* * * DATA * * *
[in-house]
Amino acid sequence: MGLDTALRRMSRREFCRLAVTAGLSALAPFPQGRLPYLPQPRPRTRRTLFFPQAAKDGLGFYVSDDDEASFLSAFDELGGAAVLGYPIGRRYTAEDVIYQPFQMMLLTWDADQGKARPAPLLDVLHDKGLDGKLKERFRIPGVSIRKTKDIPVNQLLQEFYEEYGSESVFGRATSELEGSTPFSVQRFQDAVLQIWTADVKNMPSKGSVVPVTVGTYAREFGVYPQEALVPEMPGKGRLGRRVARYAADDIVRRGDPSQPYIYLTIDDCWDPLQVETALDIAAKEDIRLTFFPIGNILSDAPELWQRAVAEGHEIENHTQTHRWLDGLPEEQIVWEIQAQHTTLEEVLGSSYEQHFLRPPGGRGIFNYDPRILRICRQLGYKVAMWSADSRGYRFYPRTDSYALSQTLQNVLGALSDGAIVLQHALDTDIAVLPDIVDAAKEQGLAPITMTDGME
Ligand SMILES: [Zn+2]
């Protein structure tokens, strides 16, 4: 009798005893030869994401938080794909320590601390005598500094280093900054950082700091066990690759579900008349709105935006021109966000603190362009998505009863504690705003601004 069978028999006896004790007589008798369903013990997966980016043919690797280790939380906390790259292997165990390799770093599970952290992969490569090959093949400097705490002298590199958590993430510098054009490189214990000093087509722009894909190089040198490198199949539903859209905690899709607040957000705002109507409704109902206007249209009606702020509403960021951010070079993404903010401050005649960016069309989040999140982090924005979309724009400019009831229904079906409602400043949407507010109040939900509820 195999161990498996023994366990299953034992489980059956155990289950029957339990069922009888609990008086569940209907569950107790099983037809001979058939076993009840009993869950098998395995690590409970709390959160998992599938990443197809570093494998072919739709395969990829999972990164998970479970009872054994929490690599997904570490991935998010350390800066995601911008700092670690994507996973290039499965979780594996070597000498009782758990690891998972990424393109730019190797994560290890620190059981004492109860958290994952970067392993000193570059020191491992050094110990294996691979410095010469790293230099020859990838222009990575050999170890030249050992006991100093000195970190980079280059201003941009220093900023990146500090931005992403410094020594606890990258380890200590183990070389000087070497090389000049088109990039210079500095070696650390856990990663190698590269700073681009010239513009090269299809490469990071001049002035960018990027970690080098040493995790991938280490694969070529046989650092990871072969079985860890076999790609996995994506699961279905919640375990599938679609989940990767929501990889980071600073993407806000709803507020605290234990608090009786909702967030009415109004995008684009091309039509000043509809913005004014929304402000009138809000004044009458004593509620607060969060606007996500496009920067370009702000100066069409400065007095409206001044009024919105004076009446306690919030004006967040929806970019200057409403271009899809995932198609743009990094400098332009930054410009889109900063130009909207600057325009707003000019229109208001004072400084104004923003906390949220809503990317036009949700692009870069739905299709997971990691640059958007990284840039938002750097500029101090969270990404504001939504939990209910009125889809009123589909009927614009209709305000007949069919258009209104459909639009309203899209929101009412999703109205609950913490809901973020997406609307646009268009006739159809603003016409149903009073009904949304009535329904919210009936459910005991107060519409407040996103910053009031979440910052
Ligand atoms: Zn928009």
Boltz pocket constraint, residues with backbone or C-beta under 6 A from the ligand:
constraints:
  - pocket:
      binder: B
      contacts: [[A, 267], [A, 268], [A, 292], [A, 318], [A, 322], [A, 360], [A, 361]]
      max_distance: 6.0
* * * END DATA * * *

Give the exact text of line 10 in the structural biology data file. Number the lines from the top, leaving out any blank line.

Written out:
      contacts: [[A, 267], [A, 268], [A, 292], [A, 318], [A, 322], [A, 360], [A, 361]]